The Los Angeles Theatre, which opened on January 30, 1931, was home for the evening's entertainment. Master of Ceremonies Jesse White welcomed the sold out crowd and introduced Gayle Hendrix-Harris who sang, "St. Louis Blues," Cheryl Chase (as Helen Kane) singing "Do Something" a la Betty Boop, Richard Halpern and the Bamboo Babies recreating the "Honolulu Baby" number from "Sons of the Desert," and Chuck McCann and Jim MacGeorge as Stan and Ollie along with Avery Schreiber as Billy Gilbert. Excellent music from the era (and the LeRoy Shield's library) was performed by Dean Mora and Mora's Modem Rhythmists. Joining in on the fun in the audience was Eleanor (Mrs. Buster) Keaton and Hugh Hefner (who sponsored the evening), both of whom rode in the parade in Star Laurel's 1947 Chrysler owned by "Way Out West's" Bart Williams. The film program got off to a roaring start with Stan and Ollie in "Brats" (1930). After the Mills Brothers performed "Dinah" (1933) in a bouncing ball cartoon, the boys, once again, took center stage in "Sons of the Desert" (1933). What an evening it was!
A tip of the derby goes to the Los Angeles Conservancy for the fine work that their staff and volunteers have done for the "Last Remaining Seats" series and their many other projects. A special thank you to Joe Monte (who directed Laurel and Hardy Night) and Alan Barasorda for their help and kindness that they extended to the "Sons". It really was an evening to remember.
The Caretaker's Daughter
Released October 11, 1925. Starring Charley Chase, Katherine Grant, Symona Boniface, James Finlayson and James Parrott. After unloading his troubled car to an unsuspecting customer at a used car lot, Charley helps out a buddy by driving a woman to a cabin lodge. Charley's suspicious wife and the lady's husband, who bought Charley's junk car, follow Charley to the cabin. Hilarity ensues when the caretaker and his three look-a-likes get into the act.
Released September 10, 1927. Starring Stan Laurel, Oliver Hardy, James Finlayson, Noah Young, Charlotte Mineau, and Edna Marion. Millionaire Fin relies on his lawyer (Stan) and his butler (Ollie) to keep his romantic mishaps under control. Unfortunately, after a party, Fin winds up married to a woman with a money hungry daughter and a killer brother. The boys and Fin try to escape this terrible trio via a funhouse on the boardwalk.
Released May 21, 1932. Starring Stan Laurel, Oliver Hardy, Billy Gilbert, Charles Gemora, James Finlayson, and Tiny Sandford. When the circus folds, Stan wins the flea circus and Ollie wins "Ethel" the chimp in lieu of their salary. The boys have their work cut out for them trying to get Ethel past their landlord, whose wife is also named Ethel. Chaos reigns when the landlord hears the name Ethel coming from the boy's room.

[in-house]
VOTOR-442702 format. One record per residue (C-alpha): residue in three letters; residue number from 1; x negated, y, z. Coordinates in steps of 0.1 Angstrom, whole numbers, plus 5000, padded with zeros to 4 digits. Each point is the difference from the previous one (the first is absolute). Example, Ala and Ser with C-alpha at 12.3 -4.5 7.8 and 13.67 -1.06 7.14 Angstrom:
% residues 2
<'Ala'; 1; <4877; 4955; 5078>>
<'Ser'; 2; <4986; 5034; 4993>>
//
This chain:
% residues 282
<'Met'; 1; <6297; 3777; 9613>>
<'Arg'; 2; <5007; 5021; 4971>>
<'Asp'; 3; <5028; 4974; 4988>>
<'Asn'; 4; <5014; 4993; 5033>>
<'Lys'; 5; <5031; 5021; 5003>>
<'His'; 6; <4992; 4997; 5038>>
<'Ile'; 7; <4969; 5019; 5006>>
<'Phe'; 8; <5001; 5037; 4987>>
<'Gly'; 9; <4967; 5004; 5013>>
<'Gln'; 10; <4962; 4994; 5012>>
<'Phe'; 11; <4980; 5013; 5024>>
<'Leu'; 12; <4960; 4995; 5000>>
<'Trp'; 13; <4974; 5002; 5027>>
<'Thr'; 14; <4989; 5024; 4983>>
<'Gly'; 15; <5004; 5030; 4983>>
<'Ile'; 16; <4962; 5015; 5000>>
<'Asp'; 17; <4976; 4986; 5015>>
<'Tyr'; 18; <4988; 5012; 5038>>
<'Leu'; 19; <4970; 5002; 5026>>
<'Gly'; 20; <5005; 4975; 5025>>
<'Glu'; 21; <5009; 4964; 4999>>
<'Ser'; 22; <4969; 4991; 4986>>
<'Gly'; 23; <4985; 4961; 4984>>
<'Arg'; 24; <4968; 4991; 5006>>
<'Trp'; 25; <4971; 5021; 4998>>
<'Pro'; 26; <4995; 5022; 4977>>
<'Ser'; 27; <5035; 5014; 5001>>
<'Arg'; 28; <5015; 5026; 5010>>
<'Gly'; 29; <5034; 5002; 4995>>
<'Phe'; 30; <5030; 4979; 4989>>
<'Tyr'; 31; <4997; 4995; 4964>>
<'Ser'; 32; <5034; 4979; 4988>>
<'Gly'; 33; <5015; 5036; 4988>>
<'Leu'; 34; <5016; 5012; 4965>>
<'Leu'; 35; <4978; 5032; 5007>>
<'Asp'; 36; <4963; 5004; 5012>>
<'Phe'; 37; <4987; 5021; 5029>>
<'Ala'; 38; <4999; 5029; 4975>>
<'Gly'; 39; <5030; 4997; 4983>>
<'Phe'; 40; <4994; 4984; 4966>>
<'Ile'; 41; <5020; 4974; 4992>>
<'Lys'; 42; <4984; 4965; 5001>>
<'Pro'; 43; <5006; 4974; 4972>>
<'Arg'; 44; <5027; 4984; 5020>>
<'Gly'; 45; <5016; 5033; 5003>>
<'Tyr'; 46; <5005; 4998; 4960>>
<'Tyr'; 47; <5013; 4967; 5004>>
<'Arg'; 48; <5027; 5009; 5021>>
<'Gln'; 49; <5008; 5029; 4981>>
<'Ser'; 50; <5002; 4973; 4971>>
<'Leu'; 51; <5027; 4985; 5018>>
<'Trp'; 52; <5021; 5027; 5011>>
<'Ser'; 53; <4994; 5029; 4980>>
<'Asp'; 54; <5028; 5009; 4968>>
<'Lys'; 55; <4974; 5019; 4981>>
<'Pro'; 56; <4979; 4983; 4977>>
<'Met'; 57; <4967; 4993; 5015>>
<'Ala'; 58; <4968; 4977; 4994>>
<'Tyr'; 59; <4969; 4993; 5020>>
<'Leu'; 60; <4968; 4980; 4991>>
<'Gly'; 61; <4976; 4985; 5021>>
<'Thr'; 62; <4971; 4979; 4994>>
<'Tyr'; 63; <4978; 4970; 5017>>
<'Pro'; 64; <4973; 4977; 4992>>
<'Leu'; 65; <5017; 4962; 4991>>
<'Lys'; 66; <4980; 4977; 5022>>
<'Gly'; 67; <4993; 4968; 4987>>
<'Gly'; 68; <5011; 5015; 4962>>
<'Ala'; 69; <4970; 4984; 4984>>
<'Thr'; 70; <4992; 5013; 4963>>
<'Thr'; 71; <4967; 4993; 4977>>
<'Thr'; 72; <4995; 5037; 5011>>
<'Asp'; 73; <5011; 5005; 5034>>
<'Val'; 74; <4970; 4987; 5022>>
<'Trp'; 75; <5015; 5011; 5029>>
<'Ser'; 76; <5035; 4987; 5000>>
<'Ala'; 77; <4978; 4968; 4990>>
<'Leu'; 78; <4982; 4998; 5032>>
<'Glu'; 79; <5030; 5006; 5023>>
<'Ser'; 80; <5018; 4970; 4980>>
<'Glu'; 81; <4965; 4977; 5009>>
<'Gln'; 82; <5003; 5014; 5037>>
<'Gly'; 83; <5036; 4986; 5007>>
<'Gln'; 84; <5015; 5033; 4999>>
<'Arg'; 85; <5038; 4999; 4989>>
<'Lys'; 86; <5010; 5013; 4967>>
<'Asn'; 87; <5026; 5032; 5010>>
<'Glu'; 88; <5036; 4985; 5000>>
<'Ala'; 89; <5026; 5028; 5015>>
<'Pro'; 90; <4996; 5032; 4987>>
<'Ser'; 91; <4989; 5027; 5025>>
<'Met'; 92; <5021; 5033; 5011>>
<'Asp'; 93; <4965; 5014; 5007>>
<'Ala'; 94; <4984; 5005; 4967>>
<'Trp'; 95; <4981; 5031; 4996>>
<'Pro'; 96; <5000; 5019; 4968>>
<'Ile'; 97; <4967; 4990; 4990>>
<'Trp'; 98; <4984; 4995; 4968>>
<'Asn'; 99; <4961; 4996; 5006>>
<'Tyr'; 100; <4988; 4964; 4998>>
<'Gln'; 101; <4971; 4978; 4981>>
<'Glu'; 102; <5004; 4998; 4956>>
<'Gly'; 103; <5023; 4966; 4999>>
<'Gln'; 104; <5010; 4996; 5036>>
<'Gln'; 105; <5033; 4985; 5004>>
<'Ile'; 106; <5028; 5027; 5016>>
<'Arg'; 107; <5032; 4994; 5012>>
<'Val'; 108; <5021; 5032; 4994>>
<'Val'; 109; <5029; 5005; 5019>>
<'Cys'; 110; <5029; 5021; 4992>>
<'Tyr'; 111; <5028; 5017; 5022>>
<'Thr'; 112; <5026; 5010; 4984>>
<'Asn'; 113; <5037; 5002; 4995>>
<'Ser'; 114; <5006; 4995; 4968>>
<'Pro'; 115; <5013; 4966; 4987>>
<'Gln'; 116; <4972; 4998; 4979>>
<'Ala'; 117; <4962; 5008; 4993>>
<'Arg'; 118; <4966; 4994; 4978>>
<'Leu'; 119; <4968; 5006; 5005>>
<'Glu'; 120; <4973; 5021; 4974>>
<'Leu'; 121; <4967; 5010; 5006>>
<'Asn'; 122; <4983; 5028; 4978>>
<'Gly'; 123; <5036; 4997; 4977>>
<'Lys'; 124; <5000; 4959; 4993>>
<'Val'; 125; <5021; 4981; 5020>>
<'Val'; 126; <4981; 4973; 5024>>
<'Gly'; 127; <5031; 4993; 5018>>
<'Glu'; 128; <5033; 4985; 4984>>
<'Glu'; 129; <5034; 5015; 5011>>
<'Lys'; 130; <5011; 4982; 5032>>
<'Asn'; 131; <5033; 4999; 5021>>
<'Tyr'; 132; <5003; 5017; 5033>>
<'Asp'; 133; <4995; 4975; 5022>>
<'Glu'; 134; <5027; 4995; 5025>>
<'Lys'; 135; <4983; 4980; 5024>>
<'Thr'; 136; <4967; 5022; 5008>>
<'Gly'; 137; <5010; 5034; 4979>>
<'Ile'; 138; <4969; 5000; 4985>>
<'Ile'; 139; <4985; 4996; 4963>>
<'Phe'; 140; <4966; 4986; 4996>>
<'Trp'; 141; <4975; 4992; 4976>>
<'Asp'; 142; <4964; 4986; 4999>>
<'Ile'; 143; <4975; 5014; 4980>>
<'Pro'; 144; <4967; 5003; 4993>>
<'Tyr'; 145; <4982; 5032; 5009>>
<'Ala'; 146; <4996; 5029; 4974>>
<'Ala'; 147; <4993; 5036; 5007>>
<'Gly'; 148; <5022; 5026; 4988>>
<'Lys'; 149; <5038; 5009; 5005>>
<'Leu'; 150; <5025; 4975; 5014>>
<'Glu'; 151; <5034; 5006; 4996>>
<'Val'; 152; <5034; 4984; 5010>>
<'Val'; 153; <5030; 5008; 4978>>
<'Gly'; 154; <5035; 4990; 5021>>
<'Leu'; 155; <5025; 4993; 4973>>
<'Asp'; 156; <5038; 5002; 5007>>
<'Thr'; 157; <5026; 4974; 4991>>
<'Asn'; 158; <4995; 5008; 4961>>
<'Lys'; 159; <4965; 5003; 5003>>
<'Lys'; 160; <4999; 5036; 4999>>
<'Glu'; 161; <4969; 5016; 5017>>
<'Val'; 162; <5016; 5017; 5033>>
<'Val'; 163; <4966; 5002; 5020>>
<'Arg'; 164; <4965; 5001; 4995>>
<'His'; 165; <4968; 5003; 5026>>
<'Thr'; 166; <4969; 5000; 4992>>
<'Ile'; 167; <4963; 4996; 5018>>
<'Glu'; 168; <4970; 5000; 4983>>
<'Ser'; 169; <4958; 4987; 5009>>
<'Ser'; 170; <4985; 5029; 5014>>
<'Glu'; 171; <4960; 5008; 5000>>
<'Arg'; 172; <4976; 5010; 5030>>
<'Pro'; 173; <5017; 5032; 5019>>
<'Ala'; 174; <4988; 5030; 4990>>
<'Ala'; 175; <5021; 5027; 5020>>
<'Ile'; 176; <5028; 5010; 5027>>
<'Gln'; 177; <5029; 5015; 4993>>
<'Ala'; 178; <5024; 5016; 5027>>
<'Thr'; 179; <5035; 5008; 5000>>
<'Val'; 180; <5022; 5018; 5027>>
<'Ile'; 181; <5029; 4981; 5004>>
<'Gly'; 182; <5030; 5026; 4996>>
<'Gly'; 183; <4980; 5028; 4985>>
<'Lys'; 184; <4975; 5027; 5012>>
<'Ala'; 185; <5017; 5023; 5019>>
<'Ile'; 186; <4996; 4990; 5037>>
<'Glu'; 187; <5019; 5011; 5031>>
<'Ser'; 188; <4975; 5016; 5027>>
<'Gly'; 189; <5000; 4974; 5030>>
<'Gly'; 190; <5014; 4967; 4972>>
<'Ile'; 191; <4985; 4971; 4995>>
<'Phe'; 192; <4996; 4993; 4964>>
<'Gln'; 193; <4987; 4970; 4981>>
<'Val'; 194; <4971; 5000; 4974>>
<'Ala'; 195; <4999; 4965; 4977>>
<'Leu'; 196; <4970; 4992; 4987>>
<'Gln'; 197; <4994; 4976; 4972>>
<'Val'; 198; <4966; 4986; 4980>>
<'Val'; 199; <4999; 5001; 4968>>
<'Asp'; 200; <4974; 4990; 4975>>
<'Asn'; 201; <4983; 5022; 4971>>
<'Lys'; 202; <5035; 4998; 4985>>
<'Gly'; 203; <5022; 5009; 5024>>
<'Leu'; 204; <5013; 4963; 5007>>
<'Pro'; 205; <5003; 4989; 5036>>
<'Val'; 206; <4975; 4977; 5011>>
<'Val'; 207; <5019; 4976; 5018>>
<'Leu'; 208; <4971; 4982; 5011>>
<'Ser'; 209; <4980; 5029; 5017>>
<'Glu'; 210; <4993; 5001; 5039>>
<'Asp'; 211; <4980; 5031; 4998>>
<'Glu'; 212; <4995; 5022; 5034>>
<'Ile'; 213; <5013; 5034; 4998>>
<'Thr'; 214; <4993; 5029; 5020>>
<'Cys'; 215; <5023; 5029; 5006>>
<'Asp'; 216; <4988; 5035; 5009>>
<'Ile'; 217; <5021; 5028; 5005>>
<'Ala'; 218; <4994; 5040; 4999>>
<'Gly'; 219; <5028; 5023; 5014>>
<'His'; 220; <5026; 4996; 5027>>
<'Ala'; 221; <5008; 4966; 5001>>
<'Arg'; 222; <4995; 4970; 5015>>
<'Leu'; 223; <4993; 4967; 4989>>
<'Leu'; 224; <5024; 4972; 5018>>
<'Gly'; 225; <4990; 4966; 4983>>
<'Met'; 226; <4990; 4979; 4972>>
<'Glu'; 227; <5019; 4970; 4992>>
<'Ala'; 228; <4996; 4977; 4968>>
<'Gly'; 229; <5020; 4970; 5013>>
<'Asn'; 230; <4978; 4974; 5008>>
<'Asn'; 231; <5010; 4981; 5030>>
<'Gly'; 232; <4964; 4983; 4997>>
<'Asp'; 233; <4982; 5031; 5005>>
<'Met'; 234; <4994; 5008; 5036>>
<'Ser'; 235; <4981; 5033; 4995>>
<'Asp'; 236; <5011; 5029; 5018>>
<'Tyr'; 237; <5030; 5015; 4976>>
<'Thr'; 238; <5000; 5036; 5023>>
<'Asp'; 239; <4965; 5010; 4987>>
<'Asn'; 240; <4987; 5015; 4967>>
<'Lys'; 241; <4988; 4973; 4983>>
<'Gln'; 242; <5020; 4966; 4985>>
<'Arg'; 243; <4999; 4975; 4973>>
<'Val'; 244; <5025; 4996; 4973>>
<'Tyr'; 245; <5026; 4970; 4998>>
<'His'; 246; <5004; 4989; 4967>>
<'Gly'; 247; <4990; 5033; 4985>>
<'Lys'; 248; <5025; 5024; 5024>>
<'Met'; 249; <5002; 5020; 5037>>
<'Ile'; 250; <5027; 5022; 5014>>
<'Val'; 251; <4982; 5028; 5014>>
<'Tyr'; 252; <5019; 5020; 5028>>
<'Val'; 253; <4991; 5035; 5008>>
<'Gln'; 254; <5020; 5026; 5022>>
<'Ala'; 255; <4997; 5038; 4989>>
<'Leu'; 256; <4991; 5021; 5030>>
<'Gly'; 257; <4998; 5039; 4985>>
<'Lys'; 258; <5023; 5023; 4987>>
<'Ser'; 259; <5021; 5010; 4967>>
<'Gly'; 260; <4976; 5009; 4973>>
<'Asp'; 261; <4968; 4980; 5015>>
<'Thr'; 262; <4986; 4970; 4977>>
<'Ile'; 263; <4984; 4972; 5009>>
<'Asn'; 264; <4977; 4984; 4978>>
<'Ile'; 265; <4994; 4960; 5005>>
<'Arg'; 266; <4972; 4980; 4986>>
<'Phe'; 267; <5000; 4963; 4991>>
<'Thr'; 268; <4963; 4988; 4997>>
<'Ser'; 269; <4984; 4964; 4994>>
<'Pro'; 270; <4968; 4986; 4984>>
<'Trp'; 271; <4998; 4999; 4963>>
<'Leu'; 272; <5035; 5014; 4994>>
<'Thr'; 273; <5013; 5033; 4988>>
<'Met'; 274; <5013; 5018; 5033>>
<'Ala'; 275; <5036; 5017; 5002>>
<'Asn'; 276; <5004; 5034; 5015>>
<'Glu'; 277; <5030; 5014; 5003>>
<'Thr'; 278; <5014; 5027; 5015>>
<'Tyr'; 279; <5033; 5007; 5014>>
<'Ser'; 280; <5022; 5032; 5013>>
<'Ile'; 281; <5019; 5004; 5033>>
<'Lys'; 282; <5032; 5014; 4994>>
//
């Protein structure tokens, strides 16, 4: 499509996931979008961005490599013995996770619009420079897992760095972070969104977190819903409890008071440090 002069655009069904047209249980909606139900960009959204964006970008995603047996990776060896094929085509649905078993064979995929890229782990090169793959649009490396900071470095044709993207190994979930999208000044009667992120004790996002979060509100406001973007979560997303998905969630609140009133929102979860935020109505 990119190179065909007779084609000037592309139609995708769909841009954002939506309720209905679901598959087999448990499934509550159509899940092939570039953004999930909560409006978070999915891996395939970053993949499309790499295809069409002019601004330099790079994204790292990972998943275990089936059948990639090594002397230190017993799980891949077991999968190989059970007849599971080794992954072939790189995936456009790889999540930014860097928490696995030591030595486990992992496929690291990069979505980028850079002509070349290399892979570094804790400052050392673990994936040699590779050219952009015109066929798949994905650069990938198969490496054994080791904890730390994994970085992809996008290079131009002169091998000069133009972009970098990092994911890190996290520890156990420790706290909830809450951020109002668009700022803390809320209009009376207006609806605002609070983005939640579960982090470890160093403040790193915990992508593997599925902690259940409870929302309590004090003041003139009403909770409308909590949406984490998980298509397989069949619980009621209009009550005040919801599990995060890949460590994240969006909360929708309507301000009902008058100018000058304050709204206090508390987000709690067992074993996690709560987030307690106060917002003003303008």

Released September 10, 1932. Starring Stan Laurel, Oliver Hardy, Arthur Housman, Vivian Oakland, and Rychard Cramer. Having been banned from town by an angry judge, the boys help out a drunk and take him home. The drunk leaves when he realizes that he is not in his home. The boys innocently help the lady of the house, who had fainted, come to with water, which is really gin. Her husband comes home to find his wife drunk and the boys with her. The husband is none other than the judge who banned them from town.
A Haunting We Will Go
Released August 7, 1942. Starring Stan Laurel, Oliver Hardy, Sheila Ryan, Harry A. Jansen, Don Costello, and Elisha Cook, Jr. Given 24 hours to leave town, Laurel and Hardy answer an ad for a free trip to Dayton&emdash;but they must accompany a coffin. Unknown to the boys, the coffin contains a "live" wanted fugitive. They wind up working for Dante the Magician, when two con men sell the boys a phony money-making machine and take all their money. Dante pays their expenses and hires them. The coffin the boys were looking after gets mixed up with Dante's magic coffin and winds up in his act.
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Sources for Looking Back are:
Laurel and Hardy-The Magic Behind the Movies, by Randy Skretvedt
The Laurel and Hardy Book, edited by Leonard Maltin
June 3 Paulette Goddard Berth Marks 8 John and Rosina Lawrence McCabe Wedding Anniversary 8 Henry Brandon March of the Wooden Soldiers 8 Sheila Ryan Great Guns 8 Dorothy Coburn The Finishing Touch 9 Bob Cummings Sons of the Desert 10 Hattie McDaniel Zenobia 13 Ralph Edwards This is Your Life 13 Ellen Corby Hal Roach Script Girl 15 Harry Langdon Zenobia 16 Stan Laurel 18 Mae Busch July 2 Rychard Cramer Scram, Saps at Sea 2 Sidney "Woim" Kibrick Our Gang 5 John Elliot Sons of the Desert 5 Del Henderson Wrong Again, Laurel-Hardy Murder Case 5 Billy "Froggy" Laughlin Our Gang 12 Alice Cooke Stan Jefferson Trio 18 Lupe Velez Hollywood Party 18 Chill Wills Way Out West 18 Bill Patterson Way Out West Tent-Founding Grand Sheik 19 Vera Ralston The Fighting Kentuckian 19 Harvey Wasden Roach Studio Soundman 20 Muriel Evans Pack Up Your Troubles 20 Theda Bara 45 Minutes from Hollywood 22 Orson Bean Sons of the Desert-Co-Founder 23 Hank Worden The Bullfighters 29 Thelma Todd Another Fine Mess, Fra Diavolo